Your Personal Information May Be At Risk

The downside to living so much of your life online is that there are many ways your personal and financial information can be made available to people if they are interested in finding it.  It’s important to protect yourself.  Below, we offer a few tips on how to get started.

“Many users care about their privacy but fail to take proactive steps to maintain it,” says Ofir Turel, professor of information systems and decision sciences at Cal State Fullerton’s Mihaylo College of Business and Economics.

To increase awareness of the need for online privacy, in 2014 the U.S. Congress designated January 28 as the annual National Data Privacy Day.

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Mihaylo Finance Student Martina Edberg ’17 Has Her Sights Set on a Pro Golf Career

Mihaylo finance junior Martina Edberg'17 has her sights set on a professional golf career with the LPGA. She is currently on the CSU Fullerton women's golf team.

Mihaylo finance junior Martina Edberg’17 has her sights set on a professional golf career with the LPGA. She is currently on the CSU Fullerton women’s golf team.

The first CSU Fullerton golfer to win the Big West Conference Championship individual title, Mihaylo finance student Martina Edberg ’17 aspires to a professional career on the LPGA.  Edberg discusses her upbringing in Sweden, future goals and the value of her business education.

“My inspiration for an athletic career has been the chance to compete and pursue things that I never thought were possible,” Mihaylo finance junior Martina Edberg ’17 says. “I’ve learned that when I work hard, it pays off in the end.”

Gymnastics to Diving to Golf to Orange County

Edberg has come a long way in her personal and professional journey. She grew up in Glumslov, Sweden, a town of about 2,000 people near the Swedish-Danish border. Her family — father Jonas, mother Julia and younger sister Madeleine – have always been supportive of her athletic aspirations, which began with an interest in gymnastics.

She later emulated Swedish springboard diver Anna Lindberg and took up diving, yet this endeavor was cut short due to ear problems. Finally, at age 13, she developed her current passion for golf, inspired by two of her uncles and taking advantage of the fairways at Hooks Herrgard Golfklubb, one of Sweden’s premier golf destinations. Edberg was on Sweden’s youth national golf team, which won the European Championships in 2013.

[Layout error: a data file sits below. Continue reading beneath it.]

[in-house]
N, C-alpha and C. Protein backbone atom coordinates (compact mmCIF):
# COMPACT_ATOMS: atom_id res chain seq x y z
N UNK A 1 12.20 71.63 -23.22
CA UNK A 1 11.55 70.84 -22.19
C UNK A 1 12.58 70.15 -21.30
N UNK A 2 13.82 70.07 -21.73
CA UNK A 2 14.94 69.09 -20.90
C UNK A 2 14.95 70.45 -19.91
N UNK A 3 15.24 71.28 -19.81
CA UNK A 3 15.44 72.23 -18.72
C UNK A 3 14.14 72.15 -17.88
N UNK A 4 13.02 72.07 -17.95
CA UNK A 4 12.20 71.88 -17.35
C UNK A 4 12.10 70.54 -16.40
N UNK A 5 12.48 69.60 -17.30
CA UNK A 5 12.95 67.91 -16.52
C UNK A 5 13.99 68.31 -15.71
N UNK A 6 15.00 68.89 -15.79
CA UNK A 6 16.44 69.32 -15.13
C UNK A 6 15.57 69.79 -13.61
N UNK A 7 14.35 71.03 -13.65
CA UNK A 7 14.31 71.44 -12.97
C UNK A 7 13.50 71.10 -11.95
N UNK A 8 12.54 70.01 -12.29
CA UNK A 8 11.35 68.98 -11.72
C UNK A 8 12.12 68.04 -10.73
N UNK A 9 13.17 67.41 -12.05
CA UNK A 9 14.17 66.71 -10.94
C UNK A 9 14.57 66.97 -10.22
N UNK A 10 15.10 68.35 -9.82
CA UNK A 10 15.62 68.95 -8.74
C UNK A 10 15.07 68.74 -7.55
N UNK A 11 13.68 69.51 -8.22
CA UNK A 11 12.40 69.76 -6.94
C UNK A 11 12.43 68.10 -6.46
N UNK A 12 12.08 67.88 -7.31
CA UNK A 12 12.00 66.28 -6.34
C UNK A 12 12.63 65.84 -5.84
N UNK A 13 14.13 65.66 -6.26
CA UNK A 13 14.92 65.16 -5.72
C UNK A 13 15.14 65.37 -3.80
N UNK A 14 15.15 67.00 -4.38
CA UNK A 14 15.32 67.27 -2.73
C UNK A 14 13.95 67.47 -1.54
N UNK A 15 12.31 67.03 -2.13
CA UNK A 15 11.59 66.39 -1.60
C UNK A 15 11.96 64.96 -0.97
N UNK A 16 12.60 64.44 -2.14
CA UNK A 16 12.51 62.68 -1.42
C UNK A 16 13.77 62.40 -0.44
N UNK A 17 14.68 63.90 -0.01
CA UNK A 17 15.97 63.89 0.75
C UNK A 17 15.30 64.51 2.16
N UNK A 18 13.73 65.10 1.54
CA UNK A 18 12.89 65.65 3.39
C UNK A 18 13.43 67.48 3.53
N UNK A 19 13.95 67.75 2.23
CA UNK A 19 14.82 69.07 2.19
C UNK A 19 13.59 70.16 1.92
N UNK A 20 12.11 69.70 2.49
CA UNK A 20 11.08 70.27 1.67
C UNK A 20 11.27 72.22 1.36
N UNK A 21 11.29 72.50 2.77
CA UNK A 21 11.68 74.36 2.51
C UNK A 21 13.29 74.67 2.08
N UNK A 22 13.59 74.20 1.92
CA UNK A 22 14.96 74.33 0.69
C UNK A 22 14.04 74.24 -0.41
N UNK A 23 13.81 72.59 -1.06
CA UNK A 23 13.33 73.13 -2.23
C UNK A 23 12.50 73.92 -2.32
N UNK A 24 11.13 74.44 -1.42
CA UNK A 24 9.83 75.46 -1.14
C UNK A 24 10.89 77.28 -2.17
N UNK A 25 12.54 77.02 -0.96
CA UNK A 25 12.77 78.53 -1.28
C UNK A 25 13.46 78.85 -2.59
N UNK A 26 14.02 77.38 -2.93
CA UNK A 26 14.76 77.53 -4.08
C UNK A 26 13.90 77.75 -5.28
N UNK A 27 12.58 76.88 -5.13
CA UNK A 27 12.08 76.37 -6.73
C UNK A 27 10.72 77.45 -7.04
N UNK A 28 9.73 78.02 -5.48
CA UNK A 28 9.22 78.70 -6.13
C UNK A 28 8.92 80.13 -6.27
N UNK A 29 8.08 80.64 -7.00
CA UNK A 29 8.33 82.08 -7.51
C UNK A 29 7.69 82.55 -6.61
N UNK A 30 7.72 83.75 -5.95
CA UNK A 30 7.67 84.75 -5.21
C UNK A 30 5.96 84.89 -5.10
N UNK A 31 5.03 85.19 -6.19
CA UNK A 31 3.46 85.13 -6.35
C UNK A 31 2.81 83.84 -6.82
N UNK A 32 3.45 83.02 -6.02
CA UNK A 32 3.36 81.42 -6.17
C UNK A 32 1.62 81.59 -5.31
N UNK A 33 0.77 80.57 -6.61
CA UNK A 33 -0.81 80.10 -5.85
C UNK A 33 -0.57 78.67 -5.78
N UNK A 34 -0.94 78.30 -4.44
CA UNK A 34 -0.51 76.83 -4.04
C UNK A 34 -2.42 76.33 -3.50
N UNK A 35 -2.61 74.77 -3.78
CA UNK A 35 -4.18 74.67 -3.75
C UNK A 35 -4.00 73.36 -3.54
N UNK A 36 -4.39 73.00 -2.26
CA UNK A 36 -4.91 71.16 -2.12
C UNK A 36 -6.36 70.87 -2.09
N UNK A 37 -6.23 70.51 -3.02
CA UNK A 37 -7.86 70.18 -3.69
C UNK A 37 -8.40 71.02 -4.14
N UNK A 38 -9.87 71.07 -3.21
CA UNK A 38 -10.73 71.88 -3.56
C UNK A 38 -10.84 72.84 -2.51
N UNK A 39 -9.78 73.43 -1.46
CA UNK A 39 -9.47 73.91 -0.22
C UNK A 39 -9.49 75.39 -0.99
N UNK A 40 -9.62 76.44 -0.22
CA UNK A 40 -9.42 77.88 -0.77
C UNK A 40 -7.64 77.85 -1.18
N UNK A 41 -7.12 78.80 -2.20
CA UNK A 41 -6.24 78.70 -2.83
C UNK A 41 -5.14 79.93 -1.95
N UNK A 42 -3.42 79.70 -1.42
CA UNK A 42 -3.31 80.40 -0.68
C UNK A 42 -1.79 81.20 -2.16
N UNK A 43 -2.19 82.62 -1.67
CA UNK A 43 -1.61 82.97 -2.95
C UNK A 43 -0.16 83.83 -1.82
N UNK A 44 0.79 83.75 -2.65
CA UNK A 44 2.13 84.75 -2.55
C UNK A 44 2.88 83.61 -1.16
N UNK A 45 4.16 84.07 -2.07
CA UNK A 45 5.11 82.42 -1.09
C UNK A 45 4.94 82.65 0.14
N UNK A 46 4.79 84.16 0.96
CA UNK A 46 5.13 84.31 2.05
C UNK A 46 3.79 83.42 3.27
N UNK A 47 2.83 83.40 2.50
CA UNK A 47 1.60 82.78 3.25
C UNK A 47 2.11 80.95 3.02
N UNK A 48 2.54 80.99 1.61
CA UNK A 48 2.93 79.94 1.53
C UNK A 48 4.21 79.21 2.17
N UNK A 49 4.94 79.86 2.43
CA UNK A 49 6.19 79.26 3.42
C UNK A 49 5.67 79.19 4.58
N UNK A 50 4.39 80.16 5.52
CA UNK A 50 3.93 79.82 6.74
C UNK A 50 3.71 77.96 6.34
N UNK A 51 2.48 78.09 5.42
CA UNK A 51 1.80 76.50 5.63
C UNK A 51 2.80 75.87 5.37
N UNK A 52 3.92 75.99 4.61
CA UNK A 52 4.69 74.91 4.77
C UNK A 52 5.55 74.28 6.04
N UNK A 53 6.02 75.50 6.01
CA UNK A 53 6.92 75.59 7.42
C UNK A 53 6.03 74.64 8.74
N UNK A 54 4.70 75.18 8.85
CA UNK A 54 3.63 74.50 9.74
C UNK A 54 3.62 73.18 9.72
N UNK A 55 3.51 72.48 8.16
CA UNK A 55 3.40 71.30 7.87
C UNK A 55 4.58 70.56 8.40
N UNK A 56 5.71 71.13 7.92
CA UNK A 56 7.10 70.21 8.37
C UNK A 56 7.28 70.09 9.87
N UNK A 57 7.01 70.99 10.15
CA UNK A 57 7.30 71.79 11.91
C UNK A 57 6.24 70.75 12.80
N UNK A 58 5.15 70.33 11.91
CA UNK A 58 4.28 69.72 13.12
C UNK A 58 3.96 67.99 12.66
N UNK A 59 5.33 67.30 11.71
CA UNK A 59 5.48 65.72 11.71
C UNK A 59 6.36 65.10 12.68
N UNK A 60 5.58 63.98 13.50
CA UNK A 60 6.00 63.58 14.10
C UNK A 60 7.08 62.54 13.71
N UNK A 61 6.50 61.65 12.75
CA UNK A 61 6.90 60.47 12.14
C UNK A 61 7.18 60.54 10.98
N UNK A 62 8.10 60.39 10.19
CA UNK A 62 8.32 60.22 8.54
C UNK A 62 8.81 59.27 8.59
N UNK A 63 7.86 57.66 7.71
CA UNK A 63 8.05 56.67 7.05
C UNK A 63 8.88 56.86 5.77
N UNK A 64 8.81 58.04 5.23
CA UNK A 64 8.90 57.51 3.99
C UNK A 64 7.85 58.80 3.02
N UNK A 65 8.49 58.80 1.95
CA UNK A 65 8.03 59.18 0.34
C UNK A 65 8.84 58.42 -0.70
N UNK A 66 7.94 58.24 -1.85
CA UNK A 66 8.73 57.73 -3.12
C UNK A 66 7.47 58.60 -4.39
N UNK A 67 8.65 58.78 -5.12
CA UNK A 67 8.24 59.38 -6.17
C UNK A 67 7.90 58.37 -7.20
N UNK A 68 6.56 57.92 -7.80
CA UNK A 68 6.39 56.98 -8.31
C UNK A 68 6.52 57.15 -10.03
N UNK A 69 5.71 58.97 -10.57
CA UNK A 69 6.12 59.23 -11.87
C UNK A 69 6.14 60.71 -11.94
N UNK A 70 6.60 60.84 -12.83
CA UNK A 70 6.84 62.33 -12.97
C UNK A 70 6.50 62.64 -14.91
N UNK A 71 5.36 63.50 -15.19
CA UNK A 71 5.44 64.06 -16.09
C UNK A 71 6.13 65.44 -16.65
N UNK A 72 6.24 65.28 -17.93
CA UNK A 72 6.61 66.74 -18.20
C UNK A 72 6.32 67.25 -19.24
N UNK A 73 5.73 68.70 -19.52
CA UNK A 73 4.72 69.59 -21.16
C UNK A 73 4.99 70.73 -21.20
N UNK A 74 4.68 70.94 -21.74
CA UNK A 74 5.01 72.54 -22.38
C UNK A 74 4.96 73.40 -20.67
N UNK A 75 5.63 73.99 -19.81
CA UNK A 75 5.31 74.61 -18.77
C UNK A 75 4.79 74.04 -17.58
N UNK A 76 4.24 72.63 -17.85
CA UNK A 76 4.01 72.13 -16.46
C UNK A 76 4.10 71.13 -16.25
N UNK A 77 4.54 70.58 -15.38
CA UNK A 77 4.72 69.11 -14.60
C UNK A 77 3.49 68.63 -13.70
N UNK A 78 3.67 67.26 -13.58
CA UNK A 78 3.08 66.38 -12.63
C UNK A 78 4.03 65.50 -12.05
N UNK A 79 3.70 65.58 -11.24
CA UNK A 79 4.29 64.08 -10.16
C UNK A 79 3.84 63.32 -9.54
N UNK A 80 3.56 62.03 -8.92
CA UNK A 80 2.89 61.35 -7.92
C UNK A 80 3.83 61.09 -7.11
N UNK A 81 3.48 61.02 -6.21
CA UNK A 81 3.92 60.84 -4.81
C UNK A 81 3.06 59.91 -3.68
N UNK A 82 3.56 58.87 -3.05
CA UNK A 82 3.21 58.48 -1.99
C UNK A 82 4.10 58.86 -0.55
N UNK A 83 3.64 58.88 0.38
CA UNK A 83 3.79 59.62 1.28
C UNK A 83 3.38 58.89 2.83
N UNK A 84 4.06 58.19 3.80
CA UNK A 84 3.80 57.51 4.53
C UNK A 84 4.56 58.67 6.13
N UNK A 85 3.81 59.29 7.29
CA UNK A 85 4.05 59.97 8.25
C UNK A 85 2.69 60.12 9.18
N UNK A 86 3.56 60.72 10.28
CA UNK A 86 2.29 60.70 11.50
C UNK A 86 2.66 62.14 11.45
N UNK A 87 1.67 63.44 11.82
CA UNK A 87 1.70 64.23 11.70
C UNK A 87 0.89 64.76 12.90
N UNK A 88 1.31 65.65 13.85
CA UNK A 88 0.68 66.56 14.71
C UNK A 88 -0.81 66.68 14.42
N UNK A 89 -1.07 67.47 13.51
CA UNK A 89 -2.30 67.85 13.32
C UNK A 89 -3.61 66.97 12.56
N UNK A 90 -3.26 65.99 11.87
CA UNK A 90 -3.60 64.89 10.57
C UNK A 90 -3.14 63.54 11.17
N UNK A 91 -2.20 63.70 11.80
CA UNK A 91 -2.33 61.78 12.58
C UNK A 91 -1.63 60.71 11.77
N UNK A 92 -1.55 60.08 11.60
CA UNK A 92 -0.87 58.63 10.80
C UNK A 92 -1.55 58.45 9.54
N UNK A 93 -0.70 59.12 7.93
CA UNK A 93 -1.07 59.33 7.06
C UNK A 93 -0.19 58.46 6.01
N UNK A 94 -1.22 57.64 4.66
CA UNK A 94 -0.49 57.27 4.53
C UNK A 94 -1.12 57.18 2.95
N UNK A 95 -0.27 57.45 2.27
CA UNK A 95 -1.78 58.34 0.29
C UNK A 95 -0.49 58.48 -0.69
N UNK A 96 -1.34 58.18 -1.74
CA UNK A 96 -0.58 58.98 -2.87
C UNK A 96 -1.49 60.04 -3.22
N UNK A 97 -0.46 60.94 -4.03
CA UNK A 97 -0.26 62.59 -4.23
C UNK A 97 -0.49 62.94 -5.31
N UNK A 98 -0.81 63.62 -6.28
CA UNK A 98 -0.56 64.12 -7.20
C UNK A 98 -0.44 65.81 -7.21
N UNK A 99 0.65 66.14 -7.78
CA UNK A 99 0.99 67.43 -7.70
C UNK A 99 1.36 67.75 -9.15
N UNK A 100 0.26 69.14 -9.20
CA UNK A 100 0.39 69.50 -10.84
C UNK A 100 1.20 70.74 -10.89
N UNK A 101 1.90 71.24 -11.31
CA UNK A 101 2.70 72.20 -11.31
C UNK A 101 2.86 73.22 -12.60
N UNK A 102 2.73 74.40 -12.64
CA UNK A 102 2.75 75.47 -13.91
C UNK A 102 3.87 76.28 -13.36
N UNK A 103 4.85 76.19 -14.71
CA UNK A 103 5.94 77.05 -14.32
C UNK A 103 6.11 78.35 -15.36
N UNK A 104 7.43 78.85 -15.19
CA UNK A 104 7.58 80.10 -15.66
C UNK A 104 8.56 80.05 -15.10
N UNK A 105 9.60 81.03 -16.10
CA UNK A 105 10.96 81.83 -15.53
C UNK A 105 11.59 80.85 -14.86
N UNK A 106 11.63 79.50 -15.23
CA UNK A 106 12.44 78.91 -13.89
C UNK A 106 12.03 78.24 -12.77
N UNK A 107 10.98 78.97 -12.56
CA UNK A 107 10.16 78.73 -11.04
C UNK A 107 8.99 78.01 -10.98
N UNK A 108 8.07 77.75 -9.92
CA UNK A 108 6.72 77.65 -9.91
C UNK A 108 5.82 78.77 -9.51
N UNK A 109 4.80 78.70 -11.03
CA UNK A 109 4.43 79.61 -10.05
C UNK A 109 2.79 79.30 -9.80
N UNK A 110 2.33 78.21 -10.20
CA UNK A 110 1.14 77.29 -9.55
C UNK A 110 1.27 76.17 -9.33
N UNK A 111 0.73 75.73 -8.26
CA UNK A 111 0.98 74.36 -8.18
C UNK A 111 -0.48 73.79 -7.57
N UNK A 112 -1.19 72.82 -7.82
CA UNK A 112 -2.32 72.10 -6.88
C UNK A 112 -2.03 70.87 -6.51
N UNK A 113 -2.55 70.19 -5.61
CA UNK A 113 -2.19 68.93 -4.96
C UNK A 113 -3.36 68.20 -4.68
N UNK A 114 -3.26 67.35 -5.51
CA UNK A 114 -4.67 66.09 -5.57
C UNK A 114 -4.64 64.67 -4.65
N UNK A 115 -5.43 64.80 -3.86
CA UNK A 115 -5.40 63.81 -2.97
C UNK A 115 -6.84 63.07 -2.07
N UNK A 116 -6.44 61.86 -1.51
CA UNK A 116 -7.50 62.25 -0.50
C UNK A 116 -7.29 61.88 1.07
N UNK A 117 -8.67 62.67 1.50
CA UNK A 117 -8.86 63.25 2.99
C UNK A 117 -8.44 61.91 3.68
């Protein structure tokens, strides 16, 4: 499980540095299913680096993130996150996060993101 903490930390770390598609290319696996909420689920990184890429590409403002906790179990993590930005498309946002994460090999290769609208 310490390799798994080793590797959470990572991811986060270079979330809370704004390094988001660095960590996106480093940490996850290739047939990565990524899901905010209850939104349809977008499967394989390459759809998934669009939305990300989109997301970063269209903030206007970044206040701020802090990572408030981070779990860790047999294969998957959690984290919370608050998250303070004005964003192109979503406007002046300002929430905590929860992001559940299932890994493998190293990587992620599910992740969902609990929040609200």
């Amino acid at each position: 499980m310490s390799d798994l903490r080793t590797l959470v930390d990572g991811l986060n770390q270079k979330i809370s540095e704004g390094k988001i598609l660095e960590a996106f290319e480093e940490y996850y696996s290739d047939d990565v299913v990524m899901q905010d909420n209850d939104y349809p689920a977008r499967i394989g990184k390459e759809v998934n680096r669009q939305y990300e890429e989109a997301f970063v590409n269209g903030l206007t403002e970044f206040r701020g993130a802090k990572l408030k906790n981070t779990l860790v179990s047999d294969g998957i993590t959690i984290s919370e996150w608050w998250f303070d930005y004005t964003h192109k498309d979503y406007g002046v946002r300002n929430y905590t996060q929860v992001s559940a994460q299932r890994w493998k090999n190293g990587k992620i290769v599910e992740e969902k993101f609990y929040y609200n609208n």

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Are You Addicted to Facebook?

A sign warning Facebook users to pay attention while walking through a crowded downtown area. While useful communication media, uncontrolled use can manifest as addiction-like symptoms.

A sign warning Facebook users to pay attention while walking through a crowded downtown area. While useful communication media, uncontrolled use can manifest as addiction-like symptoms.

You could be. Automatic and uncontrolled use of technologies such as social media in a manner resembling the addictive use of substances is increasingly recognized as a problem for millions of Americans, including many young adults. Mihaylo ISDS Professor Ofir Turel discusses the roots of such behaviors from a neuroscience perspective.

Social networks such as Facebook have assisted individuals and enterprises in building and enriching relationships locally and globally. Yet these tools have also been associated with behavior similar to that observed with drug addicts for some users. Research studies from the United States and other developed countries suggest that between 0.7% and 11% of the population demonstrate technology addiction with higher figures likely among adolescents and young adults. Many more individuals present less severe addiction-like symptoms.

What are the neurological roots of these technology addictions? Are they similar to the issues observed in traditional addictions, such as substance abuse and gambling?

Mihaylo ISDS Professor Ofir Turel and a team from the University of Southern California (USC) led by Antoine Bechara are among the first to examine Facebook addiction from a neurological perspective in a coauthored study of the neural activities of 20 users ages 18 to 23. Two key brain systems typically involved in addictions – the impulsive amygdala-striatal system and the inhibitory prefrontal cortex brain system – were examined.